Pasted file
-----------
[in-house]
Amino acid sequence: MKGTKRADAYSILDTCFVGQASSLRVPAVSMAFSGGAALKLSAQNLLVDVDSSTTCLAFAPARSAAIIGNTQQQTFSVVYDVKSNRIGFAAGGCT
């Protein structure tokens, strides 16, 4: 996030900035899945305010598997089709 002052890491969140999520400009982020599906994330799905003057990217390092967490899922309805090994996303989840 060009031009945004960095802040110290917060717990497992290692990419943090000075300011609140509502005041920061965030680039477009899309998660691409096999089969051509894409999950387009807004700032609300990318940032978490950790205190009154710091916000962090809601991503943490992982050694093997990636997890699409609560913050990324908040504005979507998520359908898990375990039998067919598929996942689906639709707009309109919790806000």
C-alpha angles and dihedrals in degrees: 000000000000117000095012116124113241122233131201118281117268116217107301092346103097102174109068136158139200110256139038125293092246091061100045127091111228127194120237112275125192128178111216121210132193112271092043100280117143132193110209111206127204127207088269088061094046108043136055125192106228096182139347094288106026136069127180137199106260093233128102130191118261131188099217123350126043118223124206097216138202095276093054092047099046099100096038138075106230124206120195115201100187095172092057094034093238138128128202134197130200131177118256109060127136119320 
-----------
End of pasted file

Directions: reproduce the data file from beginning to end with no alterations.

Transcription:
[in-house]
Amino acid sequence: MKGTKRADAYSILDTCFVGQASSLRVPAVSMAFSGGAALKLSAQNLLVDVDSSTTCLAFAPARSAAIIGNTQQQTFSVVYDVKSNRIGFAAGGCT
């Protein structure tokens, strides 16, 4: 996030900035899945305010598997089709 002052890491969140999520400009982020599906994330799905003057990217390092967490899922309805090994996303989840 060009031009945004960095802040110290917060717990497992290692990419943090000075300011609140509502005041920061965030680039477009899309998660691409096999089969051509894409999950387009807004700032609300990318940032978490950790205190009154710091916000962090809601991503943490992982050694093997990636997890699409609560913050990324908040504005979507998520359908898990375990039998067919598929996942689906639709707009309109919790806000």
C-alpha angles and dihedrals in degrees: 000000000000117000095012116124113241122233131201118281117268116217107301092346103097102174109068136158139200110256139038125293092246091061100045127091111228127194120237112275125192128178111216121210132193112271092043100280117143132193110209111206127204127207088269088061094046108043136055125192106228096182139347094288106026136069127180137199106260093233128102130191118261131188099217123350126043118223124206097216138202095276093054092047099046099100096038138075106230124206120195115201100187095172092057094034093238138128128202134197130200131177118256109060127136119320 